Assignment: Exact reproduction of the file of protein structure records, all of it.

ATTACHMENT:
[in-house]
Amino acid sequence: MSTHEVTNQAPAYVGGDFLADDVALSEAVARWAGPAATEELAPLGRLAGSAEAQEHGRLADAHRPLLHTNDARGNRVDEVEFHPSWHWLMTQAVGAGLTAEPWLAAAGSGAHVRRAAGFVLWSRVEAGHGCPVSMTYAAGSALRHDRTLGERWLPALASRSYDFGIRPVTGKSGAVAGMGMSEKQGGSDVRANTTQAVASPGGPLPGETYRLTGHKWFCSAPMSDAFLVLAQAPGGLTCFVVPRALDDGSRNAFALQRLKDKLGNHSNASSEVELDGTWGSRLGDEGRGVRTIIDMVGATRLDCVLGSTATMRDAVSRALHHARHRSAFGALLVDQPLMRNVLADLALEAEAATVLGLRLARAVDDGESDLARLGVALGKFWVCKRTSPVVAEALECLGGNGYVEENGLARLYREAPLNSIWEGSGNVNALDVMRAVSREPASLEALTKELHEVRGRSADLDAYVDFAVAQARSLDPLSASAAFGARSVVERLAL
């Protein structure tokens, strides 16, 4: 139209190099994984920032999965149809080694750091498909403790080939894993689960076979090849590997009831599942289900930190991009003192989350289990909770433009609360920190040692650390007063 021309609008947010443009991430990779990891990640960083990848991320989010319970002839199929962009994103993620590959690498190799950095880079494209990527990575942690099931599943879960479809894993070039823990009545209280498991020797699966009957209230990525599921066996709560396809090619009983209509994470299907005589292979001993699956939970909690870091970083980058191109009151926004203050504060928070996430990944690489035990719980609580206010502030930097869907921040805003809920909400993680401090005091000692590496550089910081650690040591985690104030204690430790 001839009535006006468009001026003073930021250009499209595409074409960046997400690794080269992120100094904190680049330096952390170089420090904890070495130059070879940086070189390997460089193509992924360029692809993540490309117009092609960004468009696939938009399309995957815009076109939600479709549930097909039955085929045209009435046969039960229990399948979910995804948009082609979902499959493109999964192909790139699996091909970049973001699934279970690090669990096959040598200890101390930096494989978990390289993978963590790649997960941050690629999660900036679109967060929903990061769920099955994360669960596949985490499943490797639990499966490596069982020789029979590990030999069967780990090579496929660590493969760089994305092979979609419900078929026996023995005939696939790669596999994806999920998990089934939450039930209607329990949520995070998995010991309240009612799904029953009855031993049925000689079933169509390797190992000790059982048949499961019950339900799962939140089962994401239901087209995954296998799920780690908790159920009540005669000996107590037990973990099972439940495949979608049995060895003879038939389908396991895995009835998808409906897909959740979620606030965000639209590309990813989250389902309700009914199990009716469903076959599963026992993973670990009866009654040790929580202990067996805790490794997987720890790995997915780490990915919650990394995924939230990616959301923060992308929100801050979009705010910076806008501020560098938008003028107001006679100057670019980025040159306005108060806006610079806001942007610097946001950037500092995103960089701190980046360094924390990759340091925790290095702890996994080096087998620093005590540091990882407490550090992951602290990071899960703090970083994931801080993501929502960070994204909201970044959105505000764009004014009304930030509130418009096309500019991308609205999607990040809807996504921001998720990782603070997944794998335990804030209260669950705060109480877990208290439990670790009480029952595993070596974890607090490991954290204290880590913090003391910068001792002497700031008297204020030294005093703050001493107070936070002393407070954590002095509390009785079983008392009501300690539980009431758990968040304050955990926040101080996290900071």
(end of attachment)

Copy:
[in-house]
Amino acid sequence: MSTHEVTNQAPAYVGGDFLADDVALSEAVARWAGPAATEELAPLGRLAGSAEAQEHGRLADAHRPLLHTNDARGNRVDEVEFHPSWHWLMTQAVGAGLTAEPWLAAAGSGAHVRRAAGFVLWSRVEAGHGCPVSMTYAAGSALRHDRTLGERWLPALASRSYDFGIRPVTGKSGAVAGMGMSEKQGGSDVRANTTQAVASPGGPLPGETYRLTGHKWFCSAPMSDAFLVLAQAPGGLTCFVVPRALDDGSRNAFALQRLKDKLGNHSNASSEVELDGTWGSRLGDEGRGVRTIIDMVGATRLDCVLGSTATMRDAVSRALHHARHRSAFGALLVDQPLMRNVLADLALEAEAATVLGLRLARAVDDGESDLARLGVALGKFWVCKRTSPVVAEALECLGGNGYVEENGLARLYREAPLNSIWEGSGNVNALDVMRAVSREPASLEALTKELHEVRGRSADLDAYVDFAVAQARSLDPLSASAAFGARSVVERLAL
């Protein structure tokens, strides 16, 4: 139209190099994984920032999965149809080694750091498909403790080939894993689960076979090849590997009831599942289900930190991009003192989350289990909770433009609360920190040692650390007063 021309609008947010443009991430990779990891990640960083990848991320989010319970002839199929962009994103993620590959690498190799950095880079494209990527990575942690099931599943879960479809894993070039823990009545209280498991020797699966009957209230990525599921066996709560396809090619009983209509994470299907005589292979001993699956939970909690870091970083980058191109009151926004203050504060928070996430990944690489035990719980609580206010502030930097869907921040805003809920909400993680401090005091000692590496550089910081650690040591985690104030204690430790 001839009535006006468009001026003073930021250009499209595409074409960046997400690794080269992120100094904190680049330096952390170089420090904890070495130059070879940086070189390997460089193509992924360029692809993540490309117009092609960004468009696939938009399309995957815009076109939600479709549930097909039955085929045209009435046969039960229990399948979910995804948009082609979902499959493109999964192909790139699996091909970049973001699934279970690090669990096959040598200890101390930096494989978990390289993978963590790649997960941050690629999660900036679109967060929903990061769920099955994360669960596949985490499943490797639990499966490596069982020789029979590990030999069967780990090579496929660590493969760089994305092979979609419900078929026996023995005939696939790669596999994806999920998990089934939450039930209607329990949520995070998995010991309240009612799904029953009855031993049925000689079933169509390797190992000790059982048949499961019950339900799962939140089962994401239901087209995954296998799920780690908790159920009540005669000996107590037990973990099972439940495949979608049995060895003879038939389908396991895995009835998808409906897909959740979620606030965000639209590309990813989250389902309700009914199990009716469903076959599963026992993973670990009866009654040790929580202990067996805790490794997987720890790995997915780490990915919650990394995924939230990616959301923060992308929100801050979009705010910076806008501020560098938008003028107001006679100057670019980025040159306005108060806006610079806001942007610097946001950037500092995103960089701190980046360094924390990759340091925790290095702890996994080096087998620093005590540091990882407490550090992951602290990071899960703090970083994931801080993501929502960070994204909201970044959105505000764009004014009304930030509130418009096309500019991308609205999607990040809807996504921001998720990782603070997944794998335990804030209260669950705060109480877990208290439990670790009480029952595993070596974890607090490991954290204290880590913090003391910068001792002497700031008297204020030294005093703050001493107070936070002393407070954590002095509390009785079983008392009501300690539980009431758990968040304050955990926040101080996290900071």